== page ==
Internet loses it over “country boy” whose tailgate shows his LGBTQ allyship / Queerty

Three years after he covered his Chevy Silverado’s tailgate with a rainbow of duct tape, Cody Barlow’s public display of allyship is still going viral. An image of Barlow’s truck received around 1,300 upvotes on Reddit’s r / PoliticalMemes forum this month, with users applauding the message Barlow added to the tailgate: “NOT ALL COUNTRY BOYS ARE BIGOTS. HAPPY PRIDE MONTH. ”

The same post made its way over to the r / lgbt forum, where one commenter remarked that “the dude who drives this is definitely super f — king hot.”

“And if he isn’t, he will change everyone’s general view on what is hot,” another user replied.

Related: Straight dude pens essay about coworker turning him from homophobe to ally

Barlow, was 28 years old and living in Tahlequah, Oklahoma, when the Tahlequah Daily Press caught up with him in June 2019. The Navy veteran was a local celebrity at the time, with his Facebook post of his truck receiving more than 21,000 comments and 81,000 shares in less than a week. Barlow had also received thousands of friend requests on the social networks, as he told the Daily Press.

“I’m glad people are still seeing the post. The ones who need to see it are the ones feeling hopeless, ”Barlow added. “It’s not about the number of people it reaches; it’s about reaching the right people. ”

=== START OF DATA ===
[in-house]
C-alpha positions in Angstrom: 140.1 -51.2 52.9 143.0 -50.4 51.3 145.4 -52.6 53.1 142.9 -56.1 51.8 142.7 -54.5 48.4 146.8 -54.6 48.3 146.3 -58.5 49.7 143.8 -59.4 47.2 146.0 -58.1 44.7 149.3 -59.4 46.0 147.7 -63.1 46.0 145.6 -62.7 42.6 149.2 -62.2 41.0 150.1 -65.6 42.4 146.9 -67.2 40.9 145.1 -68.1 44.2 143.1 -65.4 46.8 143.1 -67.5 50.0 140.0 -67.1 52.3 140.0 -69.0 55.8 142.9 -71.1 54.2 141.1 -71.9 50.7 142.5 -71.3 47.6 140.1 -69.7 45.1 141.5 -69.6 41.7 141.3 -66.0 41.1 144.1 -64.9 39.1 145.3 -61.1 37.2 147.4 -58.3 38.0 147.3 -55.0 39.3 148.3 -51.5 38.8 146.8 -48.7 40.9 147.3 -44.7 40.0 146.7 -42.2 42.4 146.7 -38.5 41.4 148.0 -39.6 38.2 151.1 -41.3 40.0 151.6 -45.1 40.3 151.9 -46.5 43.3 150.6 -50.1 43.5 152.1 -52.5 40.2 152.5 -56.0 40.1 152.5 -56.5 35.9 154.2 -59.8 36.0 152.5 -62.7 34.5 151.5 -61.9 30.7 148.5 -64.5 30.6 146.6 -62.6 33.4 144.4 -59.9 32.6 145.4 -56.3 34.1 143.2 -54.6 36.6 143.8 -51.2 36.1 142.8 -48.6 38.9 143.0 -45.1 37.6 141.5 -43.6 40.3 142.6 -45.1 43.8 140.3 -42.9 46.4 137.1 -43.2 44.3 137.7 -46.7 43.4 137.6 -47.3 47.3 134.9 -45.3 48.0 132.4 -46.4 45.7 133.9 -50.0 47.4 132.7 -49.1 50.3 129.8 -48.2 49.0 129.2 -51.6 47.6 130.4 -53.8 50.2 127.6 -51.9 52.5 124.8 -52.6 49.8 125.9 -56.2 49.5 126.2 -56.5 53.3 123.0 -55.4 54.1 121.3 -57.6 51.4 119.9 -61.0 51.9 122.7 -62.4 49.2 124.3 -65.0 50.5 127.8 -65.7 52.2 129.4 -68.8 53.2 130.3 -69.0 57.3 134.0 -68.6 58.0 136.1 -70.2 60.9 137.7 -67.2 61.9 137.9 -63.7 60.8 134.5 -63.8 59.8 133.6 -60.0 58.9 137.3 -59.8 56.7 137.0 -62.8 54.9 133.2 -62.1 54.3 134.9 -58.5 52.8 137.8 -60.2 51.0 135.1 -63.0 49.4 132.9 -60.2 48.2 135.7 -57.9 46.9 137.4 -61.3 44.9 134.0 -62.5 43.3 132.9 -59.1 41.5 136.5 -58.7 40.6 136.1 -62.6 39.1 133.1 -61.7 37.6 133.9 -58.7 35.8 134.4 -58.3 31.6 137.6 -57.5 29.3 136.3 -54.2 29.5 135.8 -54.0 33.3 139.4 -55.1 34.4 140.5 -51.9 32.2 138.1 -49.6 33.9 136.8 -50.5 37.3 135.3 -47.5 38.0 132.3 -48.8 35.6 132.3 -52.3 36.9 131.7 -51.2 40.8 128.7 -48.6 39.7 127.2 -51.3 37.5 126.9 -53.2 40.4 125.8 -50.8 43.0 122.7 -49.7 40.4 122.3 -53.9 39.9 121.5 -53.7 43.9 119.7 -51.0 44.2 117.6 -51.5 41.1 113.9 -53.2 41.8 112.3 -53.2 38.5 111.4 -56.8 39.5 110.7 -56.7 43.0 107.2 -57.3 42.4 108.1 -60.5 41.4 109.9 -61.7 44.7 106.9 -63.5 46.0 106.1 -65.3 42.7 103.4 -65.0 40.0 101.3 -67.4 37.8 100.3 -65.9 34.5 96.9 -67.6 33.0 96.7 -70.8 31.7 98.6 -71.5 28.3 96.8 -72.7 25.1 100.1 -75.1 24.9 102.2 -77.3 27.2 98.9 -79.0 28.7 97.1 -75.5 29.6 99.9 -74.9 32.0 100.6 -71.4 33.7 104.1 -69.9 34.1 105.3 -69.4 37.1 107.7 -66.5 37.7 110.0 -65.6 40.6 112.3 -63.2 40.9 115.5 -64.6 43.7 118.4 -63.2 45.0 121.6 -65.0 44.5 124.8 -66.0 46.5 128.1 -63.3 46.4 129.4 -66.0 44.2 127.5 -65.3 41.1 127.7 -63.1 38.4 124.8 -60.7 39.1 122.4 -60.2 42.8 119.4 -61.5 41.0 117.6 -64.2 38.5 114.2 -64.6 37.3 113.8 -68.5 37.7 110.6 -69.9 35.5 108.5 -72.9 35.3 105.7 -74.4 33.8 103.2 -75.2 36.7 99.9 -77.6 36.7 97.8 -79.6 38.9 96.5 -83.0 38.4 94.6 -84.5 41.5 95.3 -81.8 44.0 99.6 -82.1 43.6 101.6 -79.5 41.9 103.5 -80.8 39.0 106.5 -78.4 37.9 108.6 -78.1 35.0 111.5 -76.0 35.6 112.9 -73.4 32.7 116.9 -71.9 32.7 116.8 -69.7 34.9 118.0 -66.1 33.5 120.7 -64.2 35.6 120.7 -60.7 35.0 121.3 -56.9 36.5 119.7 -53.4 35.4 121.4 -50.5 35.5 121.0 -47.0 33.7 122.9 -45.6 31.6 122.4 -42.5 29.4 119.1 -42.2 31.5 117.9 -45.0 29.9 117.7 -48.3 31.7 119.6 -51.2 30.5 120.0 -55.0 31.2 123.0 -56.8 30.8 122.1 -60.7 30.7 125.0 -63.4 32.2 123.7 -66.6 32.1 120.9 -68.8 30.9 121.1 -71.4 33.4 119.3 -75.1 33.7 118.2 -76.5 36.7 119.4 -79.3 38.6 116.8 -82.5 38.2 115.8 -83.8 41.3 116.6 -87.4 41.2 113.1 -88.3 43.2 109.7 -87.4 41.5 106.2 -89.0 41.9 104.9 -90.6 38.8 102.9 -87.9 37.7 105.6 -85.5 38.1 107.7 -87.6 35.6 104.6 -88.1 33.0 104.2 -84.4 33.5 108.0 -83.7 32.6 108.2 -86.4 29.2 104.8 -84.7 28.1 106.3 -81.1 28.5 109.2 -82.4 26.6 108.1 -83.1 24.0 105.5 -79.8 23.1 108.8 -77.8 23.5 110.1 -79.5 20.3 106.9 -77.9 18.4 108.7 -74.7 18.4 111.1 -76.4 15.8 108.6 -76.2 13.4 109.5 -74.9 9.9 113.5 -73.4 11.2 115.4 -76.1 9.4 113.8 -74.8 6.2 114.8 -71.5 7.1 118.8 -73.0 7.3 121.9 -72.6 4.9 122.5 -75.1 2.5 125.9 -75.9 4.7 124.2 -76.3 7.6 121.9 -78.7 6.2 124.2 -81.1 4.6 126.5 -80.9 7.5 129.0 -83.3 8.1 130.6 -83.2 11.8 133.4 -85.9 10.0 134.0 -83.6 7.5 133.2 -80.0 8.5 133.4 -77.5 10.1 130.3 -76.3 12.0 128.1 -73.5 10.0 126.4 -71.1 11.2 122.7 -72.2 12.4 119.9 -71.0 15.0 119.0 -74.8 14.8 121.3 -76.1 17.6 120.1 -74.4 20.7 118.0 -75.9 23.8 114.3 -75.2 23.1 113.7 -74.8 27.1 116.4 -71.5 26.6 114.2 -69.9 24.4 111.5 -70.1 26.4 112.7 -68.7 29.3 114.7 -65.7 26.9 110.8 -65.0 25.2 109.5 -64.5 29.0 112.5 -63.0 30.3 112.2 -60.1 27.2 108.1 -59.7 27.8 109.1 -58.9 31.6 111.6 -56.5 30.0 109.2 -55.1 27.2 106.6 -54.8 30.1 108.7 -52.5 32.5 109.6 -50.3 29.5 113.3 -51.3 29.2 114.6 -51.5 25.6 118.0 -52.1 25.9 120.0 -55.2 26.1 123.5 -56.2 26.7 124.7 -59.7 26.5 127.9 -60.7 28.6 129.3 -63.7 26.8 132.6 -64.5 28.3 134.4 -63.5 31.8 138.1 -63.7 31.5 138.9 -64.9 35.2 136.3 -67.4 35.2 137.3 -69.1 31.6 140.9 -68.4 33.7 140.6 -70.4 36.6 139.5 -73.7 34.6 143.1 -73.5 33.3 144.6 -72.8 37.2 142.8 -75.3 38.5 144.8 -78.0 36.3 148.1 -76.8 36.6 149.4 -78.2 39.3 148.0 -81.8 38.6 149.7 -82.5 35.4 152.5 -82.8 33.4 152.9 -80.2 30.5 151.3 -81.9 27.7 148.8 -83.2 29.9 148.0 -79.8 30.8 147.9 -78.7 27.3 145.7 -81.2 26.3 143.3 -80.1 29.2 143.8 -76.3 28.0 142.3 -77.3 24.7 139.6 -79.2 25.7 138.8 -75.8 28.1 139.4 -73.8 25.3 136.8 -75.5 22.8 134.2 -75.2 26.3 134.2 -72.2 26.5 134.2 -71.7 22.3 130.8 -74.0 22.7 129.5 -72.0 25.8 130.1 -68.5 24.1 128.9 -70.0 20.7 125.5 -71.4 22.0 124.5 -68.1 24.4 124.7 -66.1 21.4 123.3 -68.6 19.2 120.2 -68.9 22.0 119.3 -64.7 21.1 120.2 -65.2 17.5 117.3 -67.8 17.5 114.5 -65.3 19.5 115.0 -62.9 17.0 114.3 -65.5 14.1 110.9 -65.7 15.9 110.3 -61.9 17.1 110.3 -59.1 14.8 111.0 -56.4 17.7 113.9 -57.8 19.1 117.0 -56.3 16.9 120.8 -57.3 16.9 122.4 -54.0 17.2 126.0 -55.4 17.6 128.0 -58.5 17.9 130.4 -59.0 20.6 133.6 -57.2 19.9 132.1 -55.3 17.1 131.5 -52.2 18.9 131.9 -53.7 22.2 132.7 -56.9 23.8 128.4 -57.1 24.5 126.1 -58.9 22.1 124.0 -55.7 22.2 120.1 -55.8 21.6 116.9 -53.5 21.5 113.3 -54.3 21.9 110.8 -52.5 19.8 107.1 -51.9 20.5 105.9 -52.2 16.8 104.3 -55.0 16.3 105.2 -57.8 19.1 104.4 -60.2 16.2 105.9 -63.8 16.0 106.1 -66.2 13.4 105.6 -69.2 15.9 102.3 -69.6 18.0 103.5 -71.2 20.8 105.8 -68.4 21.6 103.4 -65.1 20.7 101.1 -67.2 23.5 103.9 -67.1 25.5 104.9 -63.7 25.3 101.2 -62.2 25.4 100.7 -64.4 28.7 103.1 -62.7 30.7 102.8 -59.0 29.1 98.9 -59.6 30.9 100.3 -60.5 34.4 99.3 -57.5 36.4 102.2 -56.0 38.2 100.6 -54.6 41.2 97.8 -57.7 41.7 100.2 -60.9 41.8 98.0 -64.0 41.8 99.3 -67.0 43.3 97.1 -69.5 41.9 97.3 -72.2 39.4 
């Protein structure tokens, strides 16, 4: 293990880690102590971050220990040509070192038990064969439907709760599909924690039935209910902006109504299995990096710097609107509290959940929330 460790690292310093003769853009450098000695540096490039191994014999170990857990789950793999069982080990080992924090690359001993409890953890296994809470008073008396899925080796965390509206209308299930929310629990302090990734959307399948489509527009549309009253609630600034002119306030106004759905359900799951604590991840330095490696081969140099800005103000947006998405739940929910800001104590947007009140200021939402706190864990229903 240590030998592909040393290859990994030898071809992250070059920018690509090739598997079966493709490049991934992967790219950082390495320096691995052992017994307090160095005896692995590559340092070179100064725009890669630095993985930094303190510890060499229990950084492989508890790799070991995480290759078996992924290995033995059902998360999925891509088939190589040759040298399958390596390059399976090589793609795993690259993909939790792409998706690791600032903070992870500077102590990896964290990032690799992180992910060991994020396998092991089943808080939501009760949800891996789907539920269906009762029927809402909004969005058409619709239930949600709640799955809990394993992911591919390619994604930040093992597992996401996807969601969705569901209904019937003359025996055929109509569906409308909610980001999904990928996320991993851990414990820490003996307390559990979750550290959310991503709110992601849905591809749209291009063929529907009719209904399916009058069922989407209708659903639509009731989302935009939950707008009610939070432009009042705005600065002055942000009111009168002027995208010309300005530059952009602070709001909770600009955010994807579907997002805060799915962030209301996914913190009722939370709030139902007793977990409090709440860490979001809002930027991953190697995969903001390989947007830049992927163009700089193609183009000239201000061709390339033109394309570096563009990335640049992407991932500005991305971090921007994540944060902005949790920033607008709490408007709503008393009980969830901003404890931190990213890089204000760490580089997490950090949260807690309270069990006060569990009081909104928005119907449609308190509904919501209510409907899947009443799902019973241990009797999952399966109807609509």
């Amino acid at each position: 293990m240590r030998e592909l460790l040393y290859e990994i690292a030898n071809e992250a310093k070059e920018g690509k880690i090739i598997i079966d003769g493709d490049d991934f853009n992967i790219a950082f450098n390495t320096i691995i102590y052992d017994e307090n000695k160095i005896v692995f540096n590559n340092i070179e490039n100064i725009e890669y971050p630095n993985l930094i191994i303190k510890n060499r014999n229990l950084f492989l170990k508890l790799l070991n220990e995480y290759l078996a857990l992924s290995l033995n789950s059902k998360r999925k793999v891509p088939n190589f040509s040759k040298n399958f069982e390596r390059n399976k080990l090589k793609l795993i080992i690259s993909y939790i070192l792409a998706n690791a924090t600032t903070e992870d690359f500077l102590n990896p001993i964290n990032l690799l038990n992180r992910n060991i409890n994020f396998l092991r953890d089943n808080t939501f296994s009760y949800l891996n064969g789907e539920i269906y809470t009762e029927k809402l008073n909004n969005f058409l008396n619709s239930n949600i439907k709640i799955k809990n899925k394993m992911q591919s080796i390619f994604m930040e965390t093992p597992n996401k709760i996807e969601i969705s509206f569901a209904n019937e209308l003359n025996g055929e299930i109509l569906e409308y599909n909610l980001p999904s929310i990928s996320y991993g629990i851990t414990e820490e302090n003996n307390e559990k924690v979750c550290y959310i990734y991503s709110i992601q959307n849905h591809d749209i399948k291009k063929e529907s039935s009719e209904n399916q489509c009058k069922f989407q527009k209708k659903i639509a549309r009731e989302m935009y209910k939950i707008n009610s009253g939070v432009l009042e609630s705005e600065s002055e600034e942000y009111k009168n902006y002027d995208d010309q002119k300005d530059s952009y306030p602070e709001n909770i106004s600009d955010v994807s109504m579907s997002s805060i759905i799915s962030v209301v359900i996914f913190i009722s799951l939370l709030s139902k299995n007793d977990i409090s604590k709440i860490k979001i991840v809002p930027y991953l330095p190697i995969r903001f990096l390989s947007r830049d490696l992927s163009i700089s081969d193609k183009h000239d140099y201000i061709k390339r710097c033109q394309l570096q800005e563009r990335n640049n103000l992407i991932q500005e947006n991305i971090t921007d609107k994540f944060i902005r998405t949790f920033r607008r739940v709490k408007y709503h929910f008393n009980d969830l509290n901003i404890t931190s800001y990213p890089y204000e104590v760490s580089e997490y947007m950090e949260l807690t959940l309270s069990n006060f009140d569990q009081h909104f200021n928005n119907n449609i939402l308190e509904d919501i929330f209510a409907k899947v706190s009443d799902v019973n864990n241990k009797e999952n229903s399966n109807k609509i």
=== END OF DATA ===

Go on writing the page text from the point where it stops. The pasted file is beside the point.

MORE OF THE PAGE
Barlow told the newspaper that he served alongside LGBTQ sailors in the Navy and had heard stories from LGBTQ friends, and he was driven to action after seeing hate groups attract attention in the press and on social media.

“I’m a normal dude here in Oklahoma. I just try to do what I can to help out where I can, ”he said.

Barlow also revealed that he actually wanted to paint the entire truck rainbow stripes for the Tulsa Pride parade, but he had family obligations that weekend. Nevertheless, he was excited to find his new online friends at other Pride events and “meet them face-to-face, shake their hands, hug them, and be in the community.”

“You don’t have to agree or go to parades,” he said. “Just stop calling people names and beating people up for who they are.”

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Barlow explained that his message was “specifically about that group of people that treat people like crap and put them down.”

“There are a lot of great people,” he said, “but a few bad ones tend to overshadow that.”

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